EU's Jean-Claude Juncker stumbled at NATO gala because of 'sciatica attack'

Jean-Claude Juncker is seen seated in a wheelchair as he enters the building where Wednesday evening's NATO dinner was held.

(CNN)European Commission President Jean-Claude Juncker was suffering from a "painful attack of sciatica" at a NATO gala Wednesday that caused him to stumble, according to a spokesman.

Juncker was not drunk, the spokesman said, when he was seen on video unsteady on his feet before a dinner of NATO leaders in Brussels.
Unbalanced and struggling to walk, he is seen being helped down some steps by other attendees. He was later seen entering the dinner venue in a wheelchair.
    Speaking Friday, European Commission spokesman Margaritis Schinas said that Juncker "suffered from a particularly painful attack of sciatica, accompanied by cramps" that affected his ability to walk, but soon passed.
    Sciatica is a common condition that affects the sciatic nerve, which runs from the hip to the foot. It is usually experienced in the form of back pain that radiates down the leg, sometimes into the foot. The pain can be occasional and mild, or constant and debilitating.
    Juncker attends the second day of the NATO summit following the incident Wednesday evening.
    Asked if Juncker was drunk at the time of the incident -- allegations he has faced before -- Schinas said it was "more than tasteless that some press tried to make insulting headlines by exploiting President Juncker's pain." He added: "I don't think this is elegant, I don't think this is fair."
    He did not answer a later question regarding whether Juncker had had an alcoholic drink before the dinner.
    Schinas confirmed that the president attended the dinner as planned and completed a full schedule of events the next day. Schinas said that he was not aware that Juncker received any medical treatment on Wednesday evening, but said that the president does take medication for his condition.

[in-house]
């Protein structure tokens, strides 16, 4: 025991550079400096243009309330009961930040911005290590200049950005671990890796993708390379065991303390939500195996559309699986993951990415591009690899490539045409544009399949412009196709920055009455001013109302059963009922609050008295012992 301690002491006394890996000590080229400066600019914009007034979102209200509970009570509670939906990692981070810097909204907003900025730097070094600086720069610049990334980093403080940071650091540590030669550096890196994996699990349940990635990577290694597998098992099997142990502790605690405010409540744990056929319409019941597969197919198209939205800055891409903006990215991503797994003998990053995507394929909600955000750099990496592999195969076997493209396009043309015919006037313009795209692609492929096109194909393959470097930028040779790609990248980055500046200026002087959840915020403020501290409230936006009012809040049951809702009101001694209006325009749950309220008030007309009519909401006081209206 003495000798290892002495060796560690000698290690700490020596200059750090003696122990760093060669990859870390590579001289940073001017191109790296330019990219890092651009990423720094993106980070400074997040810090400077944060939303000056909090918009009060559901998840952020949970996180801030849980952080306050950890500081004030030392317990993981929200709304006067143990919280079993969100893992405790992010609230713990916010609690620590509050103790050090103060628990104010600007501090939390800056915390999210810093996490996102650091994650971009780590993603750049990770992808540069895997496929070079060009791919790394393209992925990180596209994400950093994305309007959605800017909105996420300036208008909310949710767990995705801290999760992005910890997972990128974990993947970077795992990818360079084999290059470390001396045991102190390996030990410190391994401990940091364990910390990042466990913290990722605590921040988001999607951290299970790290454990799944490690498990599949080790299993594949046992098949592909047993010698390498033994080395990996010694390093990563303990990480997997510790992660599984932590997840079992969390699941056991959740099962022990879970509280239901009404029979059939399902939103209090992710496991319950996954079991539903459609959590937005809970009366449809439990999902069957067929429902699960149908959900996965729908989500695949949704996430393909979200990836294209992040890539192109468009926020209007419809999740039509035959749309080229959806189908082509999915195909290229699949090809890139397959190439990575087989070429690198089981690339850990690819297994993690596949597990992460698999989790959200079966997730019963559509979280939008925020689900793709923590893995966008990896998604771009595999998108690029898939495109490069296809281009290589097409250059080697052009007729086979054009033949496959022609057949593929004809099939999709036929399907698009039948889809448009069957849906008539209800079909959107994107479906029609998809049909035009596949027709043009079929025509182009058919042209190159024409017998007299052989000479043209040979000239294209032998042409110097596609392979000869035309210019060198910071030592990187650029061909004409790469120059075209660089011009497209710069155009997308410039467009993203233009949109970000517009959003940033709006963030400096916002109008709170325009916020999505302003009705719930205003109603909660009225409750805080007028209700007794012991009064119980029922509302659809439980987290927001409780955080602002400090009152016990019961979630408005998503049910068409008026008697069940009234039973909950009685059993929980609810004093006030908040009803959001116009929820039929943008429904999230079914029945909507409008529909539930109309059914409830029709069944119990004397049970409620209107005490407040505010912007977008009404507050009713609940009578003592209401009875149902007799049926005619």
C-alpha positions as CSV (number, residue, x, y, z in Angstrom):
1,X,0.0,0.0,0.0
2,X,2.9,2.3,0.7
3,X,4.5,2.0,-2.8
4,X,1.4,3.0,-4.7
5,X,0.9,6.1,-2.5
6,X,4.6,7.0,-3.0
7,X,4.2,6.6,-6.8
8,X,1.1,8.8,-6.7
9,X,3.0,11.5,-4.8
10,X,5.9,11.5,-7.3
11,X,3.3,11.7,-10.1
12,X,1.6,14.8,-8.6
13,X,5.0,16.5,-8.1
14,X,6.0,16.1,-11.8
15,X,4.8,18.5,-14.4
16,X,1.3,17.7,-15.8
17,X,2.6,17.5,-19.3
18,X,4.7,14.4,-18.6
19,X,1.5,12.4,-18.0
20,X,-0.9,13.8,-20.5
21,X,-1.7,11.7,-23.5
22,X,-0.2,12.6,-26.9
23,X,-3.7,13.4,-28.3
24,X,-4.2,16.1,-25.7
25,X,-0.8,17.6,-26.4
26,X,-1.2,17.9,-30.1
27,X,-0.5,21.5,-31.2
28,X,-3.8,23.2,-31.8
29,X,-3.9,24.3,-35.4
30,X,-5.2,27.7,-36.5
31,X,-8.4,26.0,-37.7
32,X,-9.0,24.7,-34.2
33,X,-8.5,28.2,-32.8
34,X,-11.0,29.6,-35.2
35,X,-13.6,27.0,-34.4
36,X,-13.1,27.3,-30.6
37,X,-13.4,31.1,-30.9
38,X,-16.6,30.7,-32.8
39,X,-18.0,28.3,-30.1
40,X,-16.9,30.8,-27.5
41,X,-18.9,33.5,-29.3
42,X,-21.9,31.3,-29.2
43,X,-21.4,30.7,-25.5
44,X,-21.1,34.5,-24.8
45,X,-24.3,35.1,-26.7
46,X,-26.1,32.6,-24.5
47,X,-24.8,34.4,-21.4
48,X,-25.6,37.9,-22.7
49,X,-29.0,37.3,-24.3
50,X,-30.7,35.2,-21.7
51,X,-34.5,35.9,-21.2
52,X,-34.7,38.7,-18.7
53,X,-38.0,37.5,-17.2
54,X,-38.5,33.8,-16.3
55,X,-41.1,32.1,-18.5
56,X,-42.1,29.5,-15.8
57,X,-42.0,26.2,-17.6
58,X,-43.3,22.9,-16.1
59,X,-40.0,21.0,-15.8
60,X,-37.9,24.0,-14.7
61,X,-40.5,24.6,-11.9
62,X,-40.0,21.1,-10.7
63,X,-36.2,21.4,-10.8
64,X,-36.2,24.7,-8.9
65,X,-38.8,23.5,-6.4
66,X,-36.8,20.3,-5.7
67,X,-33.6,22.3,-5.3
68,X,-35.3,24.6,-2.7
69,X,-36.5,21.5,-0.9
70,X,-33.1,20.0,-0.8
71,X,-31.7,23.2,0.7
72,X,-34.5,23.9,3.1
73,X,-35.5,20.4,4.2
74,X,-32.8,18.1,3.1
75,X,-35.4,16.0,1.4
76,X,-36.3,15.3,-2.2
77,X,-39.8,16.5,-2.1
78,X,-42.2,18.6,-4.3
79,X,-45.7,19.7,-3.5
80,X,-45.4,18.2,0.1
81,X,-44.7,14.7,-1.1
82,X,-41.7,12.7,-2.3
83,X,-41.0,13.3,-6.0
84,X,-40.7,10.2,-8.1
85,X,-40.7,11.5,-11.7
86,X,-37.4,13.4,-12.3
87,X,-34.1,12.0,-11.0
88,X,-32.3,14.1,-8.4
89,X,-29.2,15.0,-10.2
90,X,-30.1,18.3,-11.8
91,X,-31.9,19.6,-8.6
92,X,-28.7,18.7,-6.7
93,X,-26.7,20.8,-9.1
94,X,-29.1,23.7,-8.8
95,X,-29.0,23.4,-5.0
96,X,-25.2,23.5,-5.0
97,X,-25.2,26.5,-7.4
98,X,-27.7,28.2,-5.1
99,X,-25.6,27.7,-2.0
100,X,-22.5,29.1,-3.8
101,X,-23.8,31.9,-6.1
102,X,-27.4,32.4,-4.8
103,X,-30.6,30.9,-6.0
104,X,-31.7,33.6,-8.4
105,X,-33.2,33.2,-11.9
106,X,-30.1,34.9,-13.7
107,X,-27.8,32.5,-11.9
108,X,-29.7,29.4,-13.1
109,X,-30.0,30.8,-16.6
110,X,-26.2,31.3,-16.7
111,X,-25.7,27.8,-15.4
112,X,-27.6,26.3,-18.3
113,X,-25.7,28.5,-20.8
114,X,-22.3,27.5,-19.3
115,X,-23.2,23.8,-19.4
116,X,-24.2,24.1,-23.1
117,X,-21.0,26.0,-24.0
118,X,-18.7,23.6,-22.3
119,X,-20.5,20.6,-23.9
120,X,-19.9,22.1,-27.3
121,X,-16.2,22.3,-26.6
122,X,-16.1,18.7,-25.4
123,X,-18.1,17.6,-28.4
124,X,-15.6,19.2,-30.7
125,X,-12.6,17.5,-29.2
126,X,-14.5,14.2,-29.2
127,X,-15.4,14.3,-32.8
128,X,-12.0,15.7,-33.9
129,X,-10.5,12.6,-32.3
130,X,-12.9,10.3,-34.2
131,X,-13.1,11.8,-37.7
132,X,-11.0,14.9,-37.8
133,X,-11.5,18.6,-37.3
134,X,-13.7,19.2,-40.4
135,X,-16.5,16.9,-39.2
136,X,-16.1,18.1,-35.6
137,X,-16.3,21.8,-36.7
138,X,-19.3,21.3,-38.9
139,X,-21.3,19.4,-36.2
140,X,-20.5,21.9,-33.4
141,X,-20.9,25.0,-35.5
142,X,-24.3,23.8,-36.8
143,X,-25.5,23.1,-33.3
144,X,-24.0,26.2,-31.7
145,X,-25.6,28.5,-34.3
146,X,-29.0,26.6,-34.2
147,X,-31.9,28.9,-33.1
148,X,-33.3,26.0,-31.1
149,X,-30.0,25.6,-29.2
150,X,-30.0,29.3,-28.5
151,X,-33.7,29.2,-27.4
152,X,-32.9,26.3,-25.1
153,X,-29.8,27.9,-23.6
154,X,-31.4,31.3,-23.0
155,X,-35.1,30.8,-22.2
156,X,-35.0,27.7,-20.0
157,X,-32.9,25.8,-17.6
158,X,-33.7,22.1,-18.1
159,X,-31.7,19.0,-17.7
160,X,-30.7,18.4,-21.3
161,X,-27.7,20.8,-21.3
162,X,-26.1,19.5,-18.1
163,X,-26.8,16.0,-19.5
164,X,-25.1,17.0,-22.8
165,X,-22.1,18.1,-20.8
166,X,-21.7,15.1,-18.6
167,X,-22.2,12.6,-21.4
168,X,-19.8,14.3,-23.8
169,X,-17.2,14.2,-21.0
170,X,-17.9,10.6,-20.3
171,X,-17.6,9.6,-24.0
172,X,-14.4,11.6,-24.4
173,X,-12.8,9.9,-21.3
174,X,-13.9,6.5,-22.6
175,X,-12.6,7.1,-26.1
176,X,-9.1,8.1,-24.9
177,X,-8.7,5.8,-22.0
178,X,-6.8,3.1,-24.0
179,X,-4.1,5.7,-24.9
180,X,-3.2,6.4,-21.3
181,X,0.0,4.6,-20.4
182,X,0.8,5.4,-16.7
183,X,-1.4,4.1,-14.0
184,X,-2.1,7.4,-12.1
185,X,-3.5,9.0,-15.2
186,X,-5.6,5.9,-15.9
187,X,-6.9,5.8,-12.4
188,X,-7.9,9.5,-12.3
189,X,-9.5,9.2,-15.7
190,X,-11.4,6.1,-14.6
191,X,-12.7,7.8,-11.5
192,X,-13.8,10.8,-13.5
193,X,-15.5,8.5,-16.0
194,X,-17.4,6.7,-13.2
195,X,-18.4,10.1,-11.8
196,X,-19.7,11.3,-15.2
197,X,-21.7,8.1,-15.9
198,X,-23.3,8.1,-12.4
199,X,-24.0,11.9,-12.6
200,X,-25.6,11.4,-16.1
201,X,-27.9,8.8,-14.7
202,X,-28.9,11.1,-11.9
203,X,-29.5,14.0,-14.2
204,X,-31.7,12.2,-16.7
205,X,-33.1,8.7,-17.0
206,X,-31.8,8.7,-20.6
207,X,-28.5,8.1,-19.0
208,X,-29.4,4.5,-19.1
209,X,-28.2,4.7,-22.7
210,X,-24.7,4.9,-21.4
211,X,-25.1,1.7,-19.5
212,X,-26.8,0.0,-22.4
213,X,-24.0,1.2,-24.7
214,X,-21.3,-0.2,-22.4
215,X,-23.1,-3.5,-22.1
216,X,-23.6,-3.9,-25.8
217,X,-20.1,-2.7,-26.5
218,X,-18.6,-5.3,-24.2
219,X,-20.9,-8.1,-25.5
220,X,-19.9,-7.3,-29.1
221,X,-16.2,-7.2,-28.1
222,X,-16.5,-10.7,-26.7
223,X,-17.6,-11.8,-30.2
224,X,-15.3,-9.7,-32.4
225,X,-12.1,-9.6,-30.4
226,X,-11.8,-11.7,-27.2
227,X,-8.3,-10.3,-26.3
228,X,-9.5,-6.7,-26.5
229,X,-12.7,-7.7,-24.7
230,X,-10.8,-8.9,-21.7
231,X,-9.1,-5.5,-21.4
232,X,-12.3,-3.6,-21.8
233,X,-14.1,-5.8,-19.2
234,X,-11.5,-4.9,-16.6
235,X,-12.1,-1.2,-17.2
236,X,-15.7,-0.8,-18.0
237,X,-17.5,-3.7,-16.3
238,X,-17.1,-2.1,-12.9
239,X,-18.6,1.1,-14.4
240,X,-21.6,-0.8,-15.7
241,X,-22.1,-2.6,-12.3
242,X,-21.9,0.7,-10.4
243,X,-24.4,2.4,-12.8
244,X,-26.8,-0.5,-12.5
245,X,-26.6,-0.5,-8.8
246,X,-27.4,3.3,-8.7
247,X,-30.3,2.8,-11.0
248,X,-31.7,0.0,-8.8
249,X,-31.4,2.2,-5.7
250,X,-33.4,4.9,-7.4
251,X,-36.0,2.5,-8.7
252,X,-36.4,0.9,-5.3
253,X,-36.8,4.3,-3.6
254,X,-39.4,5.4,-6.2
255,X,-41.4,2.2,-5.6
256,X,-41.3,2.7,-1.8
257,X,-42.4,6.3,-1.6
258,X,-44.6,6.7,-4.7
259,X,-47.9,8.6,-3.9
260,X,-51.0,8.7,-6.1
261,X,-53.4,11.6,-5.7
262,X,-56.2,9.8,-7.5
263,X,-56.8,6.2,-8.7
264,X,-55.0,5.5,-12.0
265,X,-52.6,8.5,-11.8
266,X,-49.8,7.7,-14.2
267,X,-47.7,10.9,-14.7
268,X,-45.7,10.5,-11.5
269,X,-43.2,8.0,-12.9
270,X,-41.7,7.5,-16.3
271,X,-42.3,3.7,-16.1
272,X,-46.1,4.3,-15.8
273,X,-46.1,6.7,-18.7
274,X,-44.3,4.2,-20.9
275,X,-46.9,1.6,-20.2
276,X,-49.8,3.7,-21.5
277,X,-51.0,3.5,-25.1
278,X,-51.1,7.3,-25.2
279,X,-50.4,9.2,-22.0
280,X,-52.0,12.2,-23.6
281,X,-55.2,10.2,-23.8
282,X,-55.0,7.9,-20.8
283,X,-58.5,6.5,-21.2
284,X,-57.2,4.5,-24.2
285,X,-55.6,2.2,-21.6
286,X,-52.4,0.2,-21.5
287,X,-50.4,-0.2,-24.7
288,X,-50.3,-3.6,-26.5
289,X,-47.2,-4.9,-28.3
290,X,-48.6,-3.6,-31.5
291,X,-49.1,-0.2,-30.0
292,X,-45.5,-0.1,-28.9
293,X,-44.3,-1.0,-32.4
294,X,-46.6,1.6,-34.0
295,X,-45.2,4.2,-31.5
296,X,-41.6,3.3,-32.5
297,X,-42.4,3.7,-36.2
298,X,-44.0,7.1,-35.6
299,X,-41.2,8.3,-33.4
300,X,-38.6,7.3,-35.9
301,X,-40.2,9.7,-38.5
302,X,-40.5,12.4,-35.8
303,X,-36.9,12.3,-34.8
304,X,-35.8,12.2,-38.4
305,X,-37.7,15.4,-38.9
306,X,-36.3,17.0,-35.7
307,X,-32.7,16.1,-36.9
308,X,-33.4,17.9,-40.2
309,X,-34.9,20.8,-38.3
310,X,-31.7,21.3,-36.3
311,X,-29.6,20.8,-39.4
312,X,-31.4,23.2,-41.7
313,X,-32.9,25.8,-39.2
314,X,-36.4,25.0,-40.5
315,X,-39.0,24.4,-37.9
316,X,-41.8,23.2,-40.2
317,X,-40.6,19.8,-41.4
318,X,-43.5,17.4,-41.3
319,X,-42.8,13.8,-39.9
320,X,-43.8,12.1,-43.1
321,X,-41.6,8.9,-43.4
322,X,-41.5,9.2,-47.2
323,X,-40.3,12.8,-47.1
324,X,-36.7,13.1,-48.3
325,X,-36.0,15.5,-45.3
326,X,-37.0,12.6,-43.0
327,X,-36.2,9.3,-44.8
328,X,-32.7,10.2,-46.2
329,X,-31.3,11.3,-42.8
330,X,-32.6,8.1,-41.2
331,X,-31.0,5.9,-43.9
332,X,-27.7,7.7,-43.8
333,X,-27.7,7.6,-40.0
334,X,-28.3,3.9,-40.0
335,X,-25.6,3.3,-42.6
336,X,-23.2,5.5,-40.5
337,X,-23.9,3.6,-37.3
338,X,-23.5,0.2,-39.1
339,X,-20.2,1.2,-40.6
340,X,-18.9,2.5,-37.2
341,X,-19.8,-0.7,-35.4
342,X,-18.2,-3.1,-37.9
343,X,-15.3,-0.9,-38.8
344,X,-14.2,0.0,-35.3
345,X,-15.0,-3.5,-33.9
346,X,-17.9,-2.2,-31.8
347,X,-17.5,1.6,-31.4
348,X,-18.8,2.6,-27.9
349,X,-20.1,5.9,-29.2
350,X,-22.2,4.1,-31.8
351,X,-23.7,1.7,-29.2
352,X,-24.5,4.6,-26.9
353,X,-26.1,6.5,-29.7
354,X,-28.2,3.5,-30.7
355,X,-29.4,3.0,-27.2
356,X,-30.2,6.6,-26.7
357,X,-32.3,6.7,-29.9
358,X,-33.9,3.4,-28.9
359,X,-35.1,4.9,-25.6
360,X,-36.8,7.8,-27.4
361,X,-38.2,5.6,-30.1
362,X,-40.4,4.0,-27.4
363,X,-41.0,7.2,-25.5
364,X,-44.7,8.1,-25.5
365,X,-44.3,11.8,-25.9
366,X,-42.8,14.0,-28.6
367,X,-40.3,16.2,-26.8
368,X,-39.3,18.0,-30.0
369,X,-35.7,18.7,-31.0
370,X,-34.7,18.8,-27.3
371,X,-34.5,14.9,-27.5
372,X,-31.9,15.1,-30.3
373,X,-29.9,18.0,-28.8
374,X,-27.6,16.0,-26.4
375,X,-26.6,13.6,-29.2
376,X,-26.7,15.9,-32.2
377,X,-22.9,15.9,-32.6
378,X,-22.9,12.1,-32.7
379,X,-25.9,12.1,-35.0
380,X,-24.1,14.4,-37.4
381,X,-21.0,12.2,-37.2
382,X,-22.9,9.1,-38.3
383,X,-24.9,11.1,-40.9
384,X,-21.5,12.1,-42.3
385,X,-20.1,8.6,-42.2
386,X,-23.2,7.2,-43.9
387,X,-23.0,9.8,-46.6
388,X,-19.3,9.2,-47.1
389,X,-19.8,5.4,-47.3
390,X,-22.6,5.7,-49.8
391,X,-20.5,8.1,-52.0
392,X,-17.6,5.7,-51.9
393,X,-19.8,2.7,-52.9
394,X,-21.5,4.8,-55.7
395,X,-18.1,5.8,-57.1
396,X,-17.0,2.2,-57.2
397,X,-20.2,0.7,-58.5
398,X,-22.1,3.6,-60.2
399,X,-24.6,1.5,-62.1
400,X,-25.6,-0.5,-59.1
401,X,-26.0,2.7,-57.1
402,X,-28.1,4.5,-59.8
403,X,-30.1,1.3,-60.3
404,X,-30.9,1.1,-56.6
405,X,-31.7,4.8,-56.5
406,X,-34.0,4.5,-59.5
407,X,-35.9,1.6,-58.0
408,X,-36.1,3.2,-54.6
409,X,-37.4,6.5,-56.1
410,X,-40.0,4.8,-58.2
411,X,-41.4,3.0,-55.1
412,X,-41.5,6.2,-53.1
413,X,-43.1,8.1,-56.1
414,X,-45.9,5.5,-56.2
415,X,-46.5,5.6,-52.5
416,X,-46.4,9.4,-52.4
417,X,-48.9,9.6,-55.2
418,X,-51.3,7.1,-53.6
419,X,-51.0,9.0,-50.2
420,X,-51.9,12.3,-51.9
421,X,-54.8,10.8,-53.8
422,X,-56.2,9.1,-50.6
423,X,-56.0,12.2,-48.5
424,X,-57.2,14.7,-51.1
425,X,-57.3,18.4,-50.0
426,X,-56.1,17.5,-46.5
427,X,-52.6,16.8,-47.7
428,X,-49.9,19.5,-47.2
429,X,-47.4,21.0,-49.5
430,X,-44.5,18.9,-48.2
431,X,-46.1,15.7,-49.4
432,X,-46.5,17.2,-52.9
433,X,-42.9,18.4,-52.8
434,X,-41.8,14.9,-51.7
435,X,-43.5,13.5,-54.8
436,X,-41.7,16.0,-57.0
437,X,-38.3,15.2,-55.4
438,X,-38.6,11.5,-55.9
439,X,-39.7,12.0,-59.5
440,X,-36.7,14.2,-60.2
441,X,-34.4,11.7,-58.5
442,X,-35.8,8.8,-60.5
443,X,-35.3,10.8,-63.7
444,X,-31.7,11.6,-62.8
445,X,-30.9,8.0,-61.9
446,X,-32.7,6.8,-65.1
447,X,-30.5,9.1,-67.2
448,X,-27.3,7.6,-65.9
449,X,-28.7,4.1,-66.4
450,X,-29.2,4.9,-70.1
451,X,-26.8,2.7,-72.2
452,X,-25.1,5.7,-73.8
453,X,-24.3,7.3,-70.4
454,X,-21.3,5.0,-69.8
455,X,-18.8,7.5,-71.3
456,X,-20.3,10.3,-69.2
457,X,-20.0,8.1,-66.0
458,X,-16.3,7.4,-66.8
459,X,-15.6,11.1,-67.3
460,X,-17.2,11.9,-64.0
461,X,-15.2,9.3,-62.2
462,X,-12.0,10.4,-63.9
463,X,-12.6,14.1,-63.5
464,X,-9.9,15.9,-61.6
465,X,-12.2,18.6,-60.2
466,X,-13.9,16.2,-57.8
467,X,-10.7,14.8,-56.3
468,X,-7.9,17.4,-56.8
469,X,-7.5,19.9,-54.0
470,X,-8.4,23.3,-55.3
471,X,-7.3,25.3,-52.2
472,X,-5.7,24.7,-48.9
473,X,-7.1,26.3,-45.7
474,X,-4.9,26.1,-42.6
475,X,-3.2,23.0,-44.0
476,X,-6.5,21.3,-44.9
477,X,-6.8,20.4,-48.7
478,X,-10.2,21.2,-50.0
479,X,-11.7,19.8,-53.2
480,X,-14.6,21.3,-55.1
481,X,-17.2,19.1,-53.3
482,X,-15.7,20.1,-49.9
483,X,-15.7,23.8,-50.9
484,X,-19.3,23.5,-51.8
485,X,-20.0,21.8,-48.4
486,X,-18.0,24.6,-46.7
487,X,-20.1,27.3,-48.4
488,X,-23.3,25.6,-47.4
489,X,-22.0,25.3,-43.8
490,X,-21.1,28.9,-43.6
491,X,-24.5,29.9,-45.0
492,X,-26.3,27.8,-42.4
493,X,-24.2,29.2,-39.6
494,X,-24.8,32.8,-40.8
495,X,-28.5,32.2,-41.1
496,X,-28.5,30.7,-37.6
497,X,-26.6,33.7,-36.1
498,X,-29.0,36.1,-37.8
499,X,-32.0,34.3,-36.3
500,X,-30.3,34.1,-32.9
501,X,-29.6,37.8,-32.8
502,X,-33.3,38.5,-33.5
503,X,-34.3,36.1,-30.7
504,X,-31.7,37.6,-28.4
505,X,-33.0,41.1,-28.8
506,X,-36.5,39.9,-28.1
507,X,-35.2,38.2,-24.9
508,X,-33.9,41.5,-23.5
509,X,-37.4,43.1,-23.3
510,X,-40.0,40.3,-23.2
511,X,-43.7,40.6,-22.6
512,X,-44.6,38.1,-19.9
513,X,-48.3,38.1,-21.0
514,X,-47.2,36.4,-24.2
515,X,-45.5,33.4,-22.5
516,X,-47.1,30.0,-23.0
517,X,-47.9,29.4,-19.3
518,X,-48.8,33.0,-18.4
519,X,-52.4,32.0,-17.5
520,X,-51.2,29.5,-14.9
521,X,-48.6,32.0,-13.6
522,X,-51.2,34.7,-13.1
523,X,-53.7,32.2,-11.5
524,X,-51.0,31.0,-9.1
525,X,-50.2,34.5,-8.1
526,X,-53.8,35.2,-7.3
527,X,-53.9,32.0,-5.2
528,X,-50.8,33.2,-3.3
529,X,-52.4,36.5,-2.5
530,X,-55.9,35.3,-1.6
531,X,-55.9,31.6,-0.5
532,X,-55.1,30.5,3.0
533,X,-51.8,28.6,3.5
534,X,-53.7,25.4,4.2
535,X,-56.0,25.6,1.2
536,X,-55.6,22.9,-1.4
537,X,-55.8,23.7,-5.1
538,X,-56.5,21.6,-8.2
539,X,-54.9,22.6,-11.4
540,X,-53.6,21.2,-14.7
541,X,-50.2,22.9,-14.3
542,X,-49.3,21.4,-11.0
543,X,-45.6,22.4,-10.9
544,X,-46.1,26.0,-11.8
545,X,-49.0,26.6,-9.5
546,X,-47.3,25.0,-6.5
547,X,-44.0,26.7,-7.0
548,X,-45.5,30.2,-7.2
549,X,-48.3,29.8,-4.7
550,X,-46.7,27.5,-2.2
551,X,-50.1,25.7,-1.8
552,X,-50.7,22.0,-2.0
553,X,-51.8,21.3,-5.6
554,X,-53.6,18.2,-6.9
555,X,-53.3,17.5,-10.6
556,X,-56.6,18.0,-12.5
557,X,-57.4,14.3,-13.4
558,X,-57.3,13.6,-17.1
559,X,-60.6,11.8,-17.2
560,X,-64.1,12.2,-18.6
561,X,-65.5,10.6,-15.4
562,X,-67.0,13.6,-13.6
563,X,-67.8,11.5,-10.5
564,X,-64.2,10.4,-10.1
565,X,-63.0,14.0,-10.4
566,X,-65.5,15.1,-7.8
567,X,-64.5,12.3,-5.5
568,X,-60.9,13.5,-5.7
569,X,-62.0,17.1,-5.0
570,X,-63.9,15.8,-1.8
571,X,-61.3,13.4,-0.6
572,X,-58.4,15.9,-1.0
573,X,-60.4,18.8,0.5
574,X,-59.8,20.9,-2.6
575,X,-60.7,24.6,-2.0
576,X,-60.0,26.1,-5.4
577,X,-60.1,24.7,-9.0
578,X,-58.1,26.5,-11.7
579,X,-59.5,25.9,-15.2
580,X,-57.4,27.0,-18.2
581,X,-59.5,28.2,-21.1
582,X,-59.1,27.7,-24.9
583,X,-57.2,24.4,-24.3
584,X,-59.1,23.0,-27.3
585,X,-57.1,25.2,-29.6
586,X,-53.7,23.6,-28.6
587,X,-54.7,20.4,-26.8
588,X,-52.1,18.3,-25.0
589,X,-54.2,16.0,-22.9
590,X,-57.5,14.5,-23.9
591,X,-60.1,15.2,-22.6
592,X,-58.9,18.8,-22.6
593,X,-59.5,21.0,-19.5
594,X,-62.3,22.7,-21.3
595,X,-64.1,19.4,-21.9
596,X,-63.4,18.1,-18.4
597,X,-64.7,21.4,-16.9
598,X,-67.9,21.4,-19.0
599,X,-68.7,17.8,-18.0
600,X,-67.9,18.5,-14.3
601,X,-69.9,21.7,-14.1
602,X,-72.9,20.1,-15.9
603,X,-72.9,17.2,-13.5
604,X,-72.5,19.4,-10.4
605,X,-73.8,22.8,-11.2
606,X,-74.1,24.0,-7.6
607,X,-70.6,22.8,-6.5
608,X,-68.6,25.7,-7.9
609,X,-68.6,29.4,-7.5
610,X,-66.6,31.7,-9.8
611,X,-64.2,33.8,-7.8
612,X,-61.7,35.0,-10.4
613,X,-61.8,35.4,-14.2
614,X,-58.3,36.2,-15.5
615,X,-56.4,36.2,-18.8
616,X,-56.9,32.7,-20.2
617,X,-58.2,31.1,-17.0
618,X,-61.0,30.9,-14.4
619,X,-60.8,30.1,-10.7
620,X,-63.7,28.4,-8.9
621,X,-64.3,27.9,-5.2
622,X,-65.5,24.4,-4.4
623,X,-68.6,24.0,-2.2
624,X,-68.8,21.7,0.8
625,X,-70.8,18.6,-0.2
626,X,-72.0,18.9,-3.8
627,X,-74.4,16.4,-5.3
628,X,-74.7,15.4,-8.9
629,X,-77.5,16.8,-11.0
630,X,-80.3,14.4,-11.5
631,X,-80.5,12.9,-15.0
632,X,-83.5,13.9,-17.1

Asked to confirm that Juncker's condition was not preventing him from carrying out the functions of his role, Schinas said, "yes, I can confirm that."
    Juncker, who was elected to the office in 2014 for a five-year term, has faced allegations of drunkenness on a number of previous occasions, appearing unbalanced and displaying erratic behavior during public appearances.
      Most recently, on June 21, he appeared to struggle while walking down the stairs in the lower house of the Irish parliament, en route to the podium to give a speech. Before beginning his planned remarks, Juncker explained: "I have some difficulties to walk. I am not drunk; I have sciatica. I would prefer to be drunk."
      Juncker has a packed schedule next week, with trips to Beijing, Tokyo and Madrid in the diary. Schinas confirmed Friday that the president would be completing his "very demanding agenda" and that there were no plans for him to be accompanied by a doctor.